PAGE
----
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ERIC Number: ED243125
Record Type: RIE
Publication Date: 1984-Mar
Pages: 10
Abstractor: N/A
Reference Count: 0
ISBN: N/A
ISSN: N/A
Lockean Epistemology and the Freshman Research Paper.
Moran, Michael G.
Probabilistic reasoning as developed by John Locke can provide the English teacher with a useful system for teaching the research paper since it consists of four major strategies for probing a subject: (1) the use of maxims or principles, (2) the framing of hypotheses, (3) the use of analogy, and (4) the reliance on authority. However, it is the fourth method that provides the underpinning of the freshman research paper. Because of the untrustworthiness of second-hand evidence, Locke outlined six specific criteria for weighing testimonies. Consideration of these criteria may promote the skepticism that student researchers almost entirely lack. The first criterion is the number of witnesses that report on a given incident, while the second is the integrity of the witnesses. The third criterion is the author's design, intention, and purpose or goal in writing the piece and presenting the evidence, and the fourth is the circumstances that gave rise to the discourse. The evaluation of these criteria requires the students to examine the historical and political contexts of the source to determine what motivated the author to produce the piece of writing. The fifth criterion requires students to examine the internal consistency of the document. Finally, the sixth criterion examines the contrary testimonies on the subject. By using these criteria, students can learn to analyze and evaluate sources rather than use them as support in the simple sense of the term. (HOD)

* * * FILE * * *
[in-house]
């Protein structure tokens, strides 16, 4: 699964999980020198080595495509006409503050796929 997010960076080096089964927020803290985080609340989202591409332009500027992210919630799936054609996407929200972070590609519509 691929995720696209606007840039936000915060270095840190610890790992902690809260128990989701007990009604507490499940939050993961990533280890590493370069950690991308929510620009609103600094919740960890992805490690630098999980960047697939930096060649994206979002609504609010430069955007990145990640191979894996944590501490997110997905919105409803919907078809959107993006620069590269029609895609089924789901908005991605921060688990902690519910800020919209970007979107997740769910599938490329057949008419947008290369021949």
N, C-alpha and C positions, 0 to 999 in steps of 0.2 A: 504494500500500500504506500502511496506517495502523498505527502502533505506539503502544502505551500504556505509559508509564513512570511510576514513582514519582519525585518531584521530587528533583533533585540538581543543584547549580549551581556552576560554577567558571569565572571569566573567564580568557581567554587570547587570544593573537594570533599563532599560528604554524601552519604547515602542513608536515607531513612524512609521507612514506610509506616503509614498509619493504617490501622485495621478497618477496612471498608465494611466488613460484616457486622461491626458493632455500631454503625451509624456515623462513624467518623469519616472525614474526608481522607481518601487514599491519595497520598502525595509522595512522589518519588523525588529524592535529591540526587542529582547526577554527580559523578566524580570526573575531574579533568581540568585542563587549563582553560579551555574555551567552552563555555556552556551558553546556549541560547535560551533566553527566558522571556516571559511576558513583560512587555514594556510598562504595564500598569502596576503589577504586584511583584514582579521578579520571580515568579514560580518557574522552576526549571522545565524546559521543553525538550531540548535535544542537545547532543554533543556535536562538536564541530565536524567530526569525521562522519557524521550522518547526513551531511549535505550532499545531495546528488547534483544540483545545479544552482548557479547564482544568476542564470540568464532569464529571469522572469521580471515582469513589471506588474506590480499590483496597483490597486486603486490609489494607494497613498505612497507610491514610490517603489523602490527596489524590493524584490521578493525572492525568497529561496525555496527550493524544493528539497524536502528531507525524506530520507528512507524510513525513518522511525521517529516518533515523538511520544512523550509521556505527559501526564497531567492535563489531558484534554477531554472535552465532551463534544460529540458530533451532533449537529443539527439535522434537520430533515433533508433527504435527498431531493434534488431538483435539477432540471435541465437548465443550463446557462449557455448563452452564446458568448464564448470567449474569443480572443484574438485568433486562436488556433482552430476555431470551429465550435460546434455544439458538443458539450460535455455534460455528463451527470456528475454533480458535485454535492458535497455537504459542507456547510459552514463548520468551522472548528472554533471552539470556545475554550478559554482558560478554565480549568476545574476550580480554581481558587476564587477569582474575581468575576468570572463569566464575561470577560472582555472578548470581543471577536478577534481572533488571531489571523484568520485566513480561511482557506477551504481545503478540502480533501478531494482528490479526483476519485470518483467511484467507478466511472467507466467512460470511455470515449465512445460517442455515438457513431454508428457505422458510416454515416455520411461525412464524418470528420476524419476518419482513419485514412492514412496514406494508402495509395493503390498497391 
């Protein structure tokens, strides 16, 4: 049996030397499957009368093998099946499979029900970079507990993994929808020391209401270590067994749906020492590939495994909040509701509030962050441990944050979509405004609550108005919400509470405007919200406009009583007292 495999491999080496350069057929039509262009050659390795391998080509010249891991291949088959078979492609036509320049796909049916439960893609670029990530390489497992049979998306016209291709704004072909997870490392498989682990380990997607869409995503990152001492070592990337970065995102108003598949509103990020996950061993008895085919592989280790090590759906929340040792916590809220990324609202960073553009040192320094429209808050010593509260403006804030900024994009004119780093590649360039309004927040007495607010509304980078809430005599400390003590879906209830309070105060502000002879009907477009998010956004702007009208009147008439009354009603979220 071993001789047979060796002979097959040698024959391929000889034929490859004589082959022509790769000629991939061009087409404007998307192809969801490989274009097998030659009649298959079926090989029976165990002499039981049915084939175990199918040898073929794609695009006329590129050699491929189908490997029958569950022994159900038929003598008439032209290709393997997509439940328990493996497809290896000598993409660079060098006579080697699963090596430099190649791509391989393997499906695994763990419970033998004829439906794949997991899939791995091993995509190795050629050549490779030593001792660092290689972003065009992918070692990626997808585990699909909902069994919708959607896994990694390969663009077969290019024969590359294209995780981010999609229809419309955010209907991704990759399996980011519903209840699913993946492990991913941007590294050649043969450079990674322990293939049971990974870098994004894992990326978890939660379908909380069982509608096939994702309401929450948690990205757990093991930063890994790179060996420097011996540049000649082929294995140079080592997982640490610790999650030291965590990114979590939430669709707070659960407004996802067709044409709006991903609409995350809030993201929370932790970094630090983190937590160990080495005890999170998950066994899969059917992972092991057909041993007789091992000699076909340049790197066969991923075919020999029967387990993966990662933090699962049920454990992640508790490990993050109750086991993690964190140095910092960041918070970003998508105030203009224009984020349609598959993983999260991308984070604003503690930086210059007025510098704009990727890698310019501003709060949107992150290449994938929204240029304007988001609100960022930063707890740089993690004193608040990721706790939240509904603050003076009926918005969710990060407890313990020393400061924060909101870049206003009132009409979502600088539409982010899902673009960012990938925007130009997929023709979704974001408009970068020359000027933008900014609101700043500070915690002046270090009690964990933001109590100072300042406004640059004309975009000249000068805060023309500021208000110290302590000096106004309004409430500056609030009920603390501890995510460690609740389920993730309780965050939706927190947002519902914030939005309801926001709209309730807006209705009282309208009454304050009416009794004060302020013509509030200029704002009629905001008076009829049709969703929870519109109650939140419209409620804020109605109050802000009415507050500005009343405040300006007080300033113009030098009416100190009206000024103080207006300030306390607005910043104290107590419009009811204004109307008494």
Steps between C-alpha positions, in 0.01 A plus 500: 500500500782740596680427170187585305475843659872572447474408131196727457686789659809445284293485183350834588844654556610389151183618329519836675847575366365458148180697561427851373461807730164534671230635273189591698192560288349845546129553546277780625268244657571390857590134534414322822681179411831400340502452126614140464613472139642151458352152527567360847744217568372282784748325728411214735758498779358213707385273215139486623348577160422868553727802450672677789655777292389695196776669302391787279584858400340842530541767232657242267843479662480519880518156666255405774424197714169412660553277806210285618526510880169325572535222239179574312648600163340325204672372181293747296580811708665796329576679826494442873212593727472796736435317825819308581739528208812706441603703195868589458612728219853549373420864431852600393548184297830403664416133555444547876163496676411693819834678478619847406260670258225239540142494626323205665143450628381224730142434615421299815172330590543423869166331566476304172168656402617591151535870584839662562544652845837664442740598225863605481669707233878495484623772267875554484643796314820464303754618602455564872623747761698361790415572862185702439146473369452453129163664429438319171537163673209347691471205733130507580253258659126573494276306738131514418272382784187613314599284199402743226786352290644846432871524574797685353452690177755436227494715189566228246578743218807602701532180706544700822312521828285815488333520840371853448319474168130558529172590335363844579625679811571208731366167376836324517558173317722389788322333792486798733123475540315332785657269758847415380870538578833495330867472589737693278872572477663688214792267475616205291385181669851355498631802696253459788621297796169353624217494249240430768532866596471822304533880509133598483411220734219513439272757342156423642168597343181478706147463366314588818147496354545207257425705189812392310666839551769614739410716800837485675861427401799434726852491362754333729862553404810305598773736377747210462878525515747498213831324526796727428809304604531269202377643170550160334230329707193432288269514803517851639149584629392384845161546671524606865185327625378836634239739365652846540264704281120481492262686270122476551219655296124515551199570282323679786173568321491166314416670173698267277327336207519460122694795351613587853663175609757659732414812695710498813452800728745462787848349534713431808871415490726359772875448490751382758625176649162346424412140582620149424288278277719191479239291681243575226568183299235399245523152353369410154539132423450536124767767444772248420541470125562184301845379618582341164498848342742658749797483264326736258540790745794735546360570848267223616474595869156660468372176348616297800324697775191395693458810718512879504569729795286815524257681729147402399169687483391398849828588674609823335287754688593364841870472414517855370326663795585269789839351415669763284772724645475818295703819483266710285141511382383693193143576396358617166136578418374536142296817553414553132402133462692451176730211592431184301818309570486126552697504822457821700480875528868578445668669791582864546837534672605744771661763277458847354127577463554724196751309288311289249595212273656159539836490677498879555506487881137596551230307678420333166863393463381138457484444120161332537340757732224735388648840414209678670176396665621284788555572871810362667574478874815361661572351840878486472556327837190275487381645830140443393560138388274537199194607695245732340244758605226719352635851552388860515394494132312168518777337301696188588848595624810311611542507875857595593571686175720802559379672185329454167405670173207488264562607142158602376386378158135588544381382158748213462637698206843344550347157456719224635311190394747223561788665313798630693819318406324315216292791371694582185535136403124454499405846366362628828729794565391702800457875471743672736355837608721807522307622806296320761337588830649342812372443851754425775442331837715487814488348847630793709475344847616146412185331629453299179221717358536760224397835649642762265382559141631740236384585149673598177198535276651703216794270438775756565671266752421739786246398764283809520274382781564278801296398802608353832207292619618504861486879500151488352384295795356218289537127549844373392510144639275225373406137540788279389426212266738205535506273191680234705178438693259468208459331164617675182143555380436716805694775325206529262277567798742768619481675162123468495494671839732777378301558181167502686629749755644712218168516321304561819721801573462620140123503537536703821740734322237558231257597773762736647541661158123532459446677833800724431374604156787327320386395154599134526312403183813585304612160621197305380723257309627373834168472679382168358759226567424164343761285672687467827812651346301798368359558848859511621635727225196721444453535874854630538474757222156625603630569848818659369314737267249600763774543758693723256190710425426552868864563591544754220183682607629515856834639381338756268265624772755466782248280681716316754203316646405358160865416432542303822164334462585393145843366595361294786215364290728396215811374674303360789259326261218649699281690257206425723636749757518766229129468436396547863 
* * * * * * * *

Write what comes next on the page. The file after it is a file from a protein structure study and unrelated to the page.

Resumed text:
Publication Type: Opinion Papers; Guides - Classroom - Teacher; Speeches/Meeting Papers
Education Level: N/A
Audience: N/A
Language: English
Sponsor: N/A
Authoring Institution: N/A
Identifiers: Locke (John); Research Papers (Students)
Note: Paper presented at the Annual Meeting of the Conference on College Composition and Communication (35th, New York City, NY, March 29-31, 1984).